A quick trip to the local supermarket, big box store, or comparable brick-and-mortar establishment will reveal how pervasive theInternet of Things (IoT) has become in retail.
However, self-checkout kiosks and hyper-personalized in-aisle advertising displays are just a small sampling of the current customer-facing retail IoT innovations.
Behind the scenes, in the stock rooms, warehouses, and fulfillment centers, IoT innovations have also radically transformed the way customers’ orders are assembled, handled, and shipped.
The pandemic has caused a seismic shift in demand for IoT in retail. For example, customer-facing IoT solutions for enhancing physical in-store experiences are giving way to solutions for optimizing the back-end fulfillment and support process.
According to a study by Microsoft, almost nine out of 10 (87%) retailers regarded the use of connected technologies inside their stores as a critical component of their success, with 92% having already implemented IoT in their stores, in some shape or form. That said, retail IoT adoption efforts can be drawn out and complex, with 88% of retailers experiencing failure in one or more of their IoT projects implementations.
Still, retail IoT adoption is accelerating as consumer demand for online shopping and e-commerce continues to surge. With in-person shopping experiences shuttered for the greater part of the last couple years, online shopping and web-based retail activity has surged globally in the face of the pandemic. That said, retail brick-and-mortar establishments are gearing up to receive physical, in-store customers again. To re-open to the so-called “new normal,” a new category of IoT solutions have emerged for improving customer hygiene and safety during their visits (e.g., enforcing social distancing, detecting the use of face masks, maintaining crowd control, and more).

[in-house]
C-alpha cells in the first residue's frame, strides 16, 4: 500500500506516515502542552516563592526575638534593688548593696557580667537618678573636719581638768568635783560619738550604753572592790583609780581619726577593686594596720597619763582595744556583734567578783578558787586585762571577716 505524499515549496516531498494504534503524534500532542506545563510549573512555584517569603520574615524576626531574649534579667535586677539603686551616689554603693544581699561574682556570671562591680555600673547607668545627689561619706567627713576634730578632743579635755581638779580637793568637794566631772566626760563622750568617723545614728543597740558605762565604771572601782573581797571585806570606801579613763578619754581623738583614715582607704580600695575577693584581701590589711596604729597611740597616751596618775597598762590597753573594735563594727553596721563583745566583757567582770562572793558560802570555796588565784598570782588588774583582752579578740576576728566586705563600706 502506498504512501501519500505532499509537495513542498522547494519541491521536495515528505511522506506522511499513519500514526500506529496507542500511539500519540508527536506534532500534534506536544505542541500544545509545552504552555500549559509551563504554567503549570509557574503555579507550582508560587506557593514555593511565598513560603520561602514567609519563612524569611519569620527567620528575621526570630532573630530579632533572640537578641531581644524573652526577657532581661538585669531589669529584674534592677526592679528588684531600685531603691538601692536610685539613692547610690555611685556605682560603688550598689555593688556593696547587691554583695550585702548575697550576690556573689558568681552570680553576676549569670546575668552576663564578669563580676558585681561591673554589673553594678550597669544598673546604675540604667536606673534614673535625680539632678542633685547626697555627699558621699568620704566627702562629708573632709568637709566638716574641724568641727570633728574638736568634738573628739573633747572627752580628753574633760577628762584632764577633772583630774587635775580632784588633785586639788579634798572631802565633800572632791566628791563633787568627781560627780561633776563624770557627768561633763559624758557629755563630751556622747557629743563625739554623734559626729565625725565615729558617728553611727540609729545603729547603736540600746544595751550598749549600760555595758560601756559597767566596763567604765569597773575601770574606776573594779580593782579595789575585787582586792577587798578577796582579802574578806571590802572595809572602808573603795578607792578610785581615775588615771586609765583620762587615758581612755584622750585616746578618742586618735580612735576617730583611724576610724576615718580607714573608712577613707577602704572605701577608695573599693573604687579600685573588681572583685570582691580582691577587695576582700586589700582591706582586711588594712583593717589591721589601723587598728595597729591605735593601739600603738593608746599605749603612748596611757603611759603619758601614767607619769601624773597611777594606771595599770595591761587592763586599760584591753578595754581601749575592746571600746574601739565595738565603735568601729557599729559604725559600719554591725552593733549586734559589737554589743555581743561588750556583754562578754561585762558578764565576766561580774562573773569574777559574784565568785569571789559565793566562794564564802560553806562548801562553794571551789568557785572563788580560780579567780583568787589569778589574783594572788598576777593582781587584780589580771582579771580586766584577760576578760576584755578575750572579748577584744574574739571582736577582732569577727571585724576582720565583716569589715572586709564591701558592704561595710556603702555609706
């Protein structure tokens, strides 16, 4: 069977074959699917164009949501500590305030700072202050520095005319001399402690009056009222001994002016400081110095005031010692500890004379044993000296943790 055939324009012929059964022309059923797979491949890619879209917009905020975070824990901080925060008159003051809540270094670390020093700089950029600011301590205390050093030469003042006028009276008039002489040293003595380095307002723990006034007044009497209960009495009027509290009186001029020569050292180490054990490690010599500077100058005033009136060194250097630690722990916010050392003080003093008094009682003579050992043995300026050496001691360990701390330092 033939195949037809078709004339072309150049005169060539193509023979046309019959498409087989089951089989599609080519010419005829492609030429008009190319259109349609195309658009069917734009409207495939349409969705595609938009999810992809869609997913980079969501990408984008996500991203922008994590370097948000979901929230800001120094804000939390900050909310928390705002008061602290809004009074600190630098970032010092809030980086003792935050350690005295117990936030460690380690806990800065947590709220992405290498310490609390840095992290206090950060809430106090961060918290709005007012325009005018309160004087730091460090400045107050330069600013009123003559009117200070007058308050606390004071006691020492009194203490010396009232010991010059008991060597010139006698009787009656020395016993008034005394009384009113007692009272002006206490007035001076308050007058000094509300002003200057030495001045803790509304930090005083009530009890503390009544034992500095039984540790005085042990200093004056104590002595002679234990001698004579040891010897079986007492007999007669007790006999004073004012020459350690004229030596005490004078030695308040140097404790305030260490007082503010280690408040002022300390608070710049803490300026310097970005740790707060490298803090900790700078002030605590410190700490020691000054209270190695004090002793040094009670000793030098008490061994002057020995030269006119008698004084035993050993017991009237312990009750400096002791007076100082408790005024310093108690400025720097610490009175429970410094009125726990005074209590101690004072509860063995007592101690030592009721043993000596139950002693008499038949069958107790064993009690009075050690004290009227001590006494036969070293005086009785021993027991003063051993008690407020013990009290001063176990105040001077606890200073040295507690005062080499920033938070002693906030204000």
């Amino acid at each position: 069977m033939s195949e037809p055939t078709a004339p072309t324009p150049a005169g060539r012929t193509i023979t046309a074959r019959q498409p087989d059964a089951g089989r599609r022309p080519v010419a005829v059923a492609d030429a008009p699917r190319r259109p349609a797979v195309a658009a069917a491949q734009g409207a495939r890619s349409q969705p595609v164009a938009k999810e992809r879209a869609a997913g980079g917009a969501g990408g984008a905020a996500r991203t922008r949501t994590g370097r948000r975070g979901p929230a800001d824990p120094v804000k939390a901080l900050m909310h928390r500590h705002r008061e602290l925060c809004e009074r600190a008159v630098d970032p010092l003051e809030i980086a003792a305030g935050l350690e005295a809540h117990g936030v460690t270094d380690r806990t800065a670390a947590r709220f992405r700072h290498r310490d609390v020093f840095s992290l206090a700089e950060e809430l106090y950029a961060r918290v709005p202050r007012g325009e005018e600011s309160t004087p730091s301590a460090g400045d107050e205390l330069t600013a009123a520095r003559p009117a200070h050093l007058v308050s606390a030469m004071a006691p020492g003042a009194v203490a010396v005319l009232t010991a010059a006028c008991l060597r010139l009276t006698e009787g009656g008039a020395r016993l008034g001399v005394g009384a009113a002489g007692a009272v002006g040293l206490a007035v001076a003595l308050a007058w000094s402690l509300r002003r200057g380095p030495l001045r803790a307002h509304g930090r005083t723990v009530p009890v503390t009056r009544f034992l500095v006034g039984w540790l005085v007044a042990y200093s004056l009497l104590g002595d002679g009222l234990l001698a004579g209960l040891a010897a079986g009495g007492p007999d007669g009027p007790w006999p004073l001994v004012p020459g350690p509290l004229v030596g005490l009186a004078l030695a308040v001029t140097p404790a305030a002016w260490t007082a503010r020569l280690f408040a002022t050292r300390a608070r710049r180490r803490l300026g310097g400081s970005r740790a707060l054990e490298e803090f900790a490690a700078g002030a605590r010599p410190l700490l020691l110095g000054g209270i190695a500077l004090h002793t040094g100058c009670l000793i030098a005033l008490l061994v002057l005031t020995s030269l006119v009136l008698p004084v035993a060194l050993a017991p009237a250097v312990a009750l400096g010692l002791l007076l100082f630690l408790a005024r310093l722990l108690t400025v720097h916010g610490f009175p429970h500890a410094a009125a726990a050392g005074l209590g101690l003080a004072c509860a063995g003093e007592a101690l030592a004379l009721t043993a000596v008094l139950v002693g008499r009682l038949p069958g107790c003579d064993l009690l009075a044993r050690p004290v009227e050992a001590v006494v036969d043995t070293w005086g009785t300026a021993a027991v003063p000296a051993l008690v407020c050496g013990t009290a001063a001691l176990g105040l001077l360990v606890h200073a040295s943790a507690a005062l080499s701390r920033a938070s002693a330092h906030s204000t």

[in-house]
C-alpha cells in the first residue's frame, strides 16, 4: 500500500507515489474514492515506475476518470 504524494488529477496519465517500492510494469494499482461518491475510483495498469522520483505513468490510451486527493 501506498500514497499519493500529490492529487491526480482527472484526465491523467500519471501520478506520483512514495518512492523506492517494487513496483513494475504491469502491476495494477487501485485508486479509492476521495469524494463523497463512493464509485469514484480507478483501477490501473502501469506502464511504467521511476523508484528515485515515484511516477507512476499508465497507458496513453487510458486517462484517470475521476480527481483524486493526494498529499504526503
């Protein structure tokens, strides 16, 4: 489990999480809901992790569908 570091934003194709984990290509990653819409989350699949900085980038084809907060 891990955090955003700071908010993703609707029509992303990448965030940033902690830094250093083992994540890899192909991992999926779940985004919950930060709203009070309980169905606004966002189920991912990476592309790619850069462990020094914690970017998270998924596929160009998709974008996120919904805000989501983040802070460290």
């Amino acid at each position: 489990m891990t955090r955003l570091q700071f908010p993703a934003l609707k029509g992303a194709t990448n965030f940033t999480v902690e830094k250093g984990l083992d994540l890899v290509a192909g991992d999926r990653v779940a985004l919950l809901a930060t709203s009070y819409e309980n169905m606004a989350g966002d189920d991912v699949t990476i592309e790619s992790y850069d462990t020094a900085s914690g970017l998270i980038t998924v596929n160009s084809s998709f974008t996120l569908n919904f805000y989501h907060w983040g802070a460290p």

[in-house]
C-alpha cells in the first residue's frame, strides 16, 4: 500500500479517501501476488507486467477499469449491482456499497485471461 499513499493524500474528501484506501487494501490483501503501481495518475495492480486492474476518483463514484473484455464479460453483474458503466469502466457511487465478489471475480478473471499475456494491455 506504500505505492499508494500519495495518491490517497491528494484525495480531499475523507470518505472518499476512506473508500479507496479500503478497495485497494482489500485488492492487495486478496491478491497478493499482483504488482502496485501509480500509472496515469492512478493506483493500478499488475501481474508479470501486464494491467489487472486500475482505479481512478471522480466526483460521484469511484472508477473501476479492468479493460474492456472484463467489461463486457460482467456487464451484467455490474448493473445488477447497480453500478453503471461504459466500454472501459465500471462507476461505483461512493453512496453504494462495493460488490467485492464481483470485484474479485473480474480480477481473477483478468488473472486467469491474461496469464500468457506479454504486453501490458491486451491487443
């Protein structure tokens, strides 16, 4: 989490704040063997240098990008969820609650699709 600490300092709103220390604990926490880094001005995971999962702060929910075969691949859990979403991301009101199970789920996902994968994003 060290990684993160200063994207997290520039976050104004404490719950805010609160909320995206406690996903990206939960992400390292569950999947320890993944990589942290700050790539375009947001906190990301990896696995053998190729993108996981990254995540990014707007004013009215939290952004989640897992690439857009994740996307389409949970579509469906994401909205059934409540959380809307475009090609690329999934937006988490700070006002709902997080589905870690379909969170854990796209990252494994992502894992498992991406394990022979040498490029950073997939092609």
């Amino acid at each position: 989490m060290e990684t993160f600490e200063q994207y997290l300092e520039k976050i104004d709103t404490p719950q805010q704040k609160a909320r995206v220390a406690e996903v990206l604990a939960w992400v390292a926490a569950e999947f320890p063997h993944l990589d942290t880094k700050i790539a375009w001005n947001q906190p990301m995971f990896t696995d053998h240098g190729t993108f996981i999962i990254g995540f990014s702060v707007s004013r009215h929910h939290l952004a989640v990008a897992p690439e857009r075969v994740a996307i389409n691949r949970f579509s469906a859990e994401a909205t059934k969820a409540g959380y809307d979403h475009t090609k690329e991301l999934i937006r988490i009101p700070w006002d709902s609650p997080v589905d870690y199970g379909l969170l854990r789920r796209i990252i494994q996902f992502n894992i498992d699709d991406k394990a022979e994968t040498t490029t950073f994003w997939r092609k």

According toGrand View Research, the global retail IoT market size is anticipated to hit $182.04 billion by 2028, at a compound annual growth rate (CAGR) of 26% over the forecast period. This growth is due to continued consumer demand for more seamless shopping experiences and smart payments coupled, with the commoditization of sensors and IoT hardware and other drivers.
See more: The Internet of Things (IoT) Market
IoT is a key enabler of smart retail — the hybridization of brick-and-mortar shopping modes with modern technologies and innovations. It’s worth noting that while in the past smart retail was driven by the quest for new operational efficiencies and ways to improve customer satisfaction, these days public health risk reduction and customer safety are now also crucial IoT drivers.
From smart signage to robot customer service agents, the following are some leading examples of IoT in retail:
Introduced by Apple, beacons are minuscule Bluetooth devices capable of sending push notifications and providing location-based services to mobile devices based on their proximity/location. Popular brick-and-mortar retailers, such as Urban Outfitters, CVS, Timberland, and Macy’s, have been early adopters and innovators in the retail beacon space. For example, they use the technology to offer limited-time discounts, announcements/invitations to special events, and other promotions while customers are physically in the store.
IoT-powered tracking systems enable end-to-end product and inventory visibility and awareness, from the time they first enter the warehouse to the time they arrive at the purchaser’s residence or place of business. These IoT solutions provide both customers and retailers continuous situational awareness regarding the status and whereabouts of their orders, resulting in reduced support requests/calls and improved customer satisfaction. And as automated self-service storefronts enable more sales volume at the front-end of retail operations, IoT-enabled inventory and warehouse management solutions on the back end enable retailers to scale with customer demand. The growth in IoT adoption to support retail back-end operations is also on the rise. A report by Grand View Research predicts thatthe global IoT in warehouse management market will reach $19.06 billion by 2025.